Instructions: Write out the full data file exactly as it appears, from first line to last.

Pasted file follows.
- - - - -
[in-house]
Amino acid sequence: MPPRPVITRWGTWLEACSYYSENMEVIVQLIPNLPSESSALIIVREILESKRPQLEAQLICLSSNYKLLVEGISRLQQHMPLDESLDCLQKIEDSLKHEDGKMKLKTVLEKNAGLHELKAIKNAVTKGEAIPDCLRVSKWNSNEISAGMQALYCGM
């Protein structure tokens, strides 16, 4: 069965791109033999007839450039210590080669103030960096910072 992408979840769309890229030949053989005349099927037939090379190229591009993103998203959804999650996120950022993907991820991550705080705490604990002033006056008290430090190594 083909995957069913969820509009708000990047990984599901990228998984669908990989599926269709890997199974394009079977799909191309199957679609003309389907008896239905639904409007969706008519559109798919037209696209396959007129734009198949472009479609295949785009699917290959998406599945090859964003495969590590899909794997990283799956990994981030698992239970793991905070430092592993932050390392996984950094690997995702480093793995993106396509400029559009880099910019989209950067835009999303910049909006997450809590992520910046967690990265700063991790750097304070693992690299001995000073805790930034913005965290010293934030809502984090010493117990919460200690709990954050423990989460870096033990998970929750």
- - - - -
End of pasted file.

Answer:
[in-house]
Amino acid sequence: MPPRPVITRWGTWLEACSYYSENMEVIVQLIPNLPSESSALIIVREILESKRPQLEAQLICLSSNYKLLVEGISRLQQHMPLDESLDCLQKIEDSLKHEDGKMKLKTVLEKNAGLHELKAIKNAVTKGEAIPDCLRVSKWNSNEISAGMQALYCGM
């Protein structure tokens, strides 16, 4: 069965791109033999007839450039210590080669103030960096910072 992408979840769309890229030949053989005349099927037939090379190229591009993103998203959804999650996120950022993907991820991550705080705490604990002033006056008290430090190594 083909995957069913969820509009708000990047990984599901990228998984669908990989599926269709890997199974394009079977799909191309199957679609003309389907008896239905639904409007969706008519559109798919037209696209396959007129734009198949472009479609295949785009699917290959998406599945090859964003495969590590899909794997990283799956990994981030698992239970793991905070430092592993932050390392996984950094690997995702480093793995993106396509400029559009880099910019989209950067835009999303910049909006997450809590992520910046967690990265700063991790750097304070693992690299001995000073805790930034913005965290010293934030809502984090010493117990919460200690709990954050423990989460870096033990998970929750």